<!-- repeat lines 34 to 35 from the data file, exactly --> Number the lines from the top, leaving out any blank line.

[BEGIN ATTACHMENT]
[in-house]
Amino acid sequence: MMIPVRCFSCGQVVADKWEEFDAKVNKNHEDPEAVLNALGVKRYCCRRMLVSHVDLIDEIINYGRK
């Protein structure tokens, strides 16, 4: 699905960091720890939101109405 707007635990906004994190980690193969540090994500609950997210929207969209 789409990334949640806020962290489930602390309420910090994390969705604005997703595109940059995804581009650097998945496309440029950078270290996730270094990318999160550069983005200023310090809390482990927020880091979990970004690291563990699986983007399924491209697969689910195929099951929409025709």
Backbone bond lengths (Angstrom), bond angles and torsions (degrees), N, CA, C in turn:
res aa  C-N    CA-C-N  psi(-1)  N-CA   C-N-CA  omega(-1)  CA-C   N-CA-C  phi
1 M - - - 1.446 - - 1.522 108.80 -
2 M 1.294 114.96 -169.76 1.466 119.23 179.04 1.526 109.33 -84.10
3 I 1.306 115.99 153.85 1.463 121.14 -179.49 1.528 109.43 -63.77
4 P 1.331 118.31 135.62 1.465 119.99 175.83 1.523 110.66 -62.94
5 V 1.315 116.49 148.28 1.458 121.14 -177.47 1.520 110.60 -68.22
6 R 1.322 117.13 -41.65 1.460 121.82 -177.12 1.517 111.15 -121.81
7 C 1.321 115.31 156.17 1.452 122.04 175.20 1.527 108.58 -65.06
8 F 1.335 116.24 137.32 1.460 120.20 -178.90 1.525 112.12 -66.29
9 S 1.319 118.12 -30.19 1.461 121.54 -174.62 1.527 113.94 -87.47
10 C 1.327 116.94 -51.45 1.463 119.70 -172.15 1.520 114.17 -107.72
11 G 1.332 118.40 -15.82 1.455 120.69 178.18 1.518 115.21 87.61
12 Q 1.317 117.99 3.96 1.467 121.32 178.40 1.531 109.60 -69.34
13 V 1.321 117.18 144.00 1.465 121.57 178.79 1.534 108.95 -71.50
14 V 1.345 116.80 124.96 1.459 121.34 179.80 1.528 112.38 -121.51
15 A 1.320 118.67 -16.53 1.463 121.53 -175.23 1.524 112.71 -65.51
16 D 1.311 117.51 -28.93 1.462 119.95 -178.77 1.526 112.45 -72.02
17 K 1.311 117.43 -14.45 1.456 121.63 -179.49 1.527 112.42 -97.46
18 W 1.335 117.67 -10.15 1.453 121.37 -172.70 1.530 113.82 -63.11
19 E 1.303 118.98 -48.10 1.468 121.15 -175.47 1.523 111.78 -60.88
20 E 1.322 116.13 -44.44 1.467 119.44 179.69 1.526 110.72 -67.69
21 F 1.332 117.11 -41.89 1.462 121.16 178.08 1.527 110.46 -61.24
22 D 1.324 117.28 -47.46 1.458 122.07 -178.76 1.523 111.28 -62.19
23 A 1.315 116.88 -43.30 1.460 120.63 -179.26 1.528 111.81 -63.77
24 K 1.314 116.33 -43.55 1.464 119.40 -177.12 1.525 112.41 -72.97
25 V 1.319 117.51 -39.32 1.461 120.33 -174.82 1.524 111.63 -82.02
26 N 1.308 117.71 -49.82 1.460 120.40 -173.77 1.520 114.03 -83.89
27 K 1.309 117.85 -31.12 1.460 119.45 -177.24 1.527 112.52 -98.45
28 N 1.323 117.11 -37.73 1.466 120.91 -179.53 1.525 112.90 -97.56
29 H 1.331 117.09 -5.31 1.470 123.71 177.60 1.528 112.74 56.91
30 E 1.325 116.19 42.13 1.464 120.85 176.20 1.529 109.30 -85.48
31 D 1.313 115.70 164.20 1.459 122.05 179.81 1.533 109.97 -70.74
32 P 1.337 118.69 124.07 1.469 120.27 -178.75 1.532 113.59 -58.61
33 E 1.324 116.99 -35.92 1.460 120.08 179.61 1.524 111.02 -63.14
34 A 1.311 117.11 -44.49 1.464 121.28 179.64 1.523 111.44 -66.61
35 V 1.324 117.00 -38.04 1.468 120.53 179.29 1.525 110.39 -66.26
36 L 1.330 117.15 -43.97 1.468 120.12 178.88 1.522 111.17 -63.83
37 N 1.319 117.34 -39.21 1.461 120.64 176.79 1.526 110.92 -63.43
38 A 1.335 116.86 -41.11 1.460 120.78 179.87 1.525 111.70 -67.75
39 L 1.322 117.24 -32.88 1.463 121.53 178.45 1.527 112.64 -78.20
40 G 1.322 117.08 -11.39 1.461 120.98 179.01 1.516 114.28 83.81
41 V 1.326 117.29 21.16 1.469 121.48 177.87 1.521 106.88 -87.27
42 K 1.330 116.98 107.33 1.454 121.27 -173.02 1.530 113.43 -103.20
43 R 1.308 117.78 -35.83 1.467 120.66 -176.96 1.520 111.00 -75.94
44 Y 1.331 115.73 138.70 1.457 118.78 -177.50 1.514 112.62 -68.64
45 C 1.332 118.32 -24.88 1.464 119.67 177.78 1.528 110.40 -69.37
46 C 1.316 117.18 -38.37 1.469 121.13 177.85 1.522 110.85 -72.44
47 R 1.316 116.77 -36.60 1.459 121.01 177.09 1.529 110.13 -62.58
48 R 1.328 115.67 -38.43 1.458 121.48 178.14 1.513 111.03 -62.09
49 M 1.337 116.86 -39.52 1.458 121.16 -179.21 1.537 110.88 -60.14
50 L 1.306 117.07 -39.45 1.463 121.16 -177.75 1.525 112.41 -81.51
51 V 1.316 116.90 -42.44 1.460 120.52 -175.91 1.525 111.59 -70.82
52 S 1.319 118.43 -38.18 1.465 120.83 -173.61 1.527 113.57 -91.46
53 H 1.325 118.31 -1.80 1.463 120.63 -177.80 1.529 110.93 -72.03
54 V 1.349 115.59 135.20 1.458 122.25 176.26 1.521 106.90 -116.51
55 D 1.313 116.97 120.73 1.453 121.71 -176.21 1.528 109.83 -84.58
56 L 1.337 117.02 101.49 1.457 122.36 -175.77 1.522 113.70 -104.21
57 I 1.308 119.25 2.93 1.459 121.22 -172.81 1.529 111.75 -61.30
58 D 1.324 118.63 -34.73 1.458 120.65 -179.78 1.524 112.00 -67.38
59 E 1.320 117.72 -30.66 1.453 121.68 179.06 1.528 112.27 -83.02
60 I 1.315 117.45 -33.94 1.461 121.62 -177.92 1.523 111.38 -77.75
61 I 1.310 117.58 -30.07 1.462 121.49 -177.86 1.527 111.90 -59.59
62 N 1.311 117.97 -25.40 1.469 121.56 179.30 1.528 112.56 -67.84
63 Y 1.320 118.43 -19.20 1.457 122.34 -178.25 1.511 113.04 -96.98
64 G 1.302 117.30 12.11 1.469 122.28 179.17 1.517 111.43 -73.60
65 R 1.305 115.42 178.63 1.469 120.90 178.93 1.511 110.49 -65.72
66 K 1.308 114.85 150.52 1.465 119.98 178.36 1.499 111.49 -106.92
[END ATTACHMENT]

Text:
29 H 1.331 117.09 -5.31 1.470 123.71 177.60 1.528 112.74 56.91
30 E 1.325 116.19 42.13 1.464 120.85 176.20 1.529 109.30 -85.48